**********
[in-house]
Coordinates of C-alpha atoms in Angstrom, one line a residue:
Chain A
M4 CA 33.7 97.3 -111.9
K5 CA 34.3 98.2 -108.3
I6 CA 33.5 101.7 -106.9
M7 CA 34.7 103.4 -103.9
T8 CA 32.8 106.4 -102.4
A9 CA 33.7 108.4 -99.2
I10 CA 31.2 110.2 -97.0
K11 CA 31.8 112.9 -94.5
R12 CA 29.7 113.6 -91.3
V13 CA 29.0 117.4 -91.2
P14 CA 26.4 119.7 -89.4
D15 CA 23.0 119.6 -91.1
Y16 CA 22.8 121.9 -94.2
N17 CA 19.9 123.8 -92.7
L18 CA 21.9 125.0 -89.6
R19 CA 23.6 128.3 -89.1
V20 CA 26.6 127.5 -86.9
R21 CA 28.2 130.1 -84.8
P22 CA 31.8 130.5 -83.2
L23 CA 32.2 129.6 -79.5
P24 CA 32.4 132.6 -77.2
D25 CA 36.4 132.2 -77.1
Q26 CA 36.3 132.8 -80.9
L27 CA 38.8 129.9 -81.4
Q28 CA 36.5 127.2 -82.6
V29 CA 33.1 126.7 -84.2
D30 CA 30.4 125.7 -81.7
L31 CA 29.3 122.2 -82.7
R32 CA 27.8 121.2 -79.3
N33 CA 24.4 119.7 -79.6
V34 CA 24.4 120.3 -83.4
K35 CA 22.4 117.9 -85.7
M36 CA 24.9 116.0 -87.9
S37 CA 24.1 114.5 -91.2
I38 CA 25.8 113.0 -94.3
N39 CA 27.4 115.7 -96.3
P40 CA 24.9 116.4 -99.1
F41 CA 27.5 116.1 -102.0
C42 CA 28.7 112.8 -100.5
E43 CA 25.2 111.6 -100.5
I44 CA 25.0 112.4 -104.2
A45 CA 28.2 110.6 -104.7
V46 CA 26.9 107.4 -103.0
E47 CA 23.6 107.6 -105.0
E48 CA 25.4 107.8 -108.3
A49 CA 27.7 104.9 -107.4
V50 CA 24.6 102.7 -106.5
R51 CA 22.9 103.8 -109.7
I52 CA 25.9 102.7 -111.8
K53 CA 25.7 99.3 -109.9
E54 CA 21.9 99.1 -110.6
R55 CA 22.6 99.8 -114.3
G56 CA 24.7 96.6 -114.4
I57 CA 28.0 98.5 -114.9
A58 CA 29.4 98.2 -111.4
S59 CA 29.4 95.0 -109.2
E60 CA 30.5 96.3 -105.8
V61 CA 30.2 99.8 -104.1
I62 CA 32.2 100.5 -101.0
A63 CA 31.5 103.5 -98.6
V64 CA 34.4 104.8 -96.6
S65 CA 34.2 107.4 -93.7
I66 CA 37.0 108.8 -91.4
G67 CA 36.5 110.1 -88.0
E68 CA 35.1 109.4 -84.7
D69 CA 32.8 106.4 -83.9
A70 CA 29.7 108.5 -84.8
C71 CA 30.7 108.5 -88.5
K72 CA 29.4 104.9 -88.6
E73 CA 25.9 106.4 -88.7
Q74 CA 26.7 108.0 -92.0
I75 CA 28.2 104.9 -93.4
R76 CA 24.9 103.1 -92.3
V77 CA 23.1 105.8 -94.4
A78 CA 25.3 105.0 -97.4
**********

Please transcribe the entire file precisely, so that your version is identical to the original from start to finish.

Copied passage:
[in-house]
Coordinates of C-alpha atoms in Angstrom, one line a residue:
Chain A
M4 CA 33.7 97.3 -111.9
K5 CA 34.3 98.2 -108.3
I6 CA 33.5 101.7 -106.9
M7 CA 34.7 103.4 -103.9
T8 CA 32.8 106.4 -102.4
A9 CA 33.7 108.4 -99.2
I10 CA 31.2 110.2 -97.0
K11 CA 31.8 112.9 -94.5
R12 CA 29.7 113.6 -91.3
V13 CA 29.0 117.4 -91.2
P14 CA 26.4 119.7 -89.4
D15 CA 23.0 119.6 -91.1
Y16 CA 22.8 121.9 -94.2
N17 CA 19.9 123.8 -92.7
L18 CA 21.9 125.0 -89.6
R19 CA 23.6 128.3 -89.1
V20 CA 26.6 127.5 -86.9
R21 CA 28.2 130.1 -84.8
P22 CA 31.8 130.5 -83.2
L23 CA 32.2 129.6 -79.5
P24 CA 32.4 132.6 -77.2
D25 CA 36.4 132.2 -77.1
Q26 CA 36.3 132.8 -80.9
L27 CA 38.8 129.9 -81.4
Q28 CA 36.5 127.2 -82.6
V29 CA 33.1 126.7 -84.2
D30 CA 30.4 125.7 -81.7
L31 CA 29.3 122.2 -82.7
R32 CA 27.8 121.2 -79.3
N33 CA 24.4 119.7 -79.6
V34 CA 24.4 120.3 -83.4
K35 CA 22.4 117.9 -85.7
M36 CA 24.9 116.0 -87.9
S37 CA 24.1 114.5 -91.2
I38 CA 25.8 113.0 -94.3
N39 CA 27.4 115.7 -96.3
P40 CA 24.9 116.4 -99.1
F41 CA 27.5 116.1 -102.0
C42 CA 28.7 112.8 -100.5
E43 CA 25.2 111.6 -100.5
I44 CA 25.0 112.4 -104.2
A45 CA 28.2 110.6 -104.7
V46 CA 26.9 107.4 -103.0
E47 CA 23.6 107.6 -105.0
E48 CA 25.4 107.8 -108.3
A49 CA 27.7 104.9 -107.4
V50 CA 24.6 102.7 -106.5
R51 CA 22.9 103.8 -109.7
I52 CA 25.9 102.7 -111.8
K53 CA 25.7 99.3 -109.9
E54 CA 21.9 99.1 -110.6
R55 CA 22.6 99.8 -114.3
G56 CA 24.7 96.6 -114.4
I57 CA 28.0 98.5 -114.9
A58 CA 29.4 98.2 -111.4
S59 CA 29.4 95.0 -109.2
E60 CA 30.5 96.3 -105.8
V61 CA 30.2 99.8 -104.1
I62 CA 32.2 100.5 -101.0
A63 CA 31.5 103.5 -98.6
V64 CA 34.4 104.8 -96.6
S65 CA 34.2 107.4 -93.7
I66 CA 37.0 108.8 -91.4
G67 CA 36.5 110.1 -88.0
E68 CA 35.1 109.4 -84.7
D69 CA 32.8 106.4 -83.9
A70 CA 29.7 108.5 -84.8
C71 CA 30.7 108.5 -88.5
K72 CA 29.4 104.9 -88.6
E73 CA 25.9 106.4 -88.7
Q74 CA 26.7 108.0 -92.0
I75 CA 28.2 104.9 -93.4
R76 CA 24.9 103.1 -92.3
V77 CA 23.1 105.8 -94.4
A78 CA 25.3 105.0 -97.4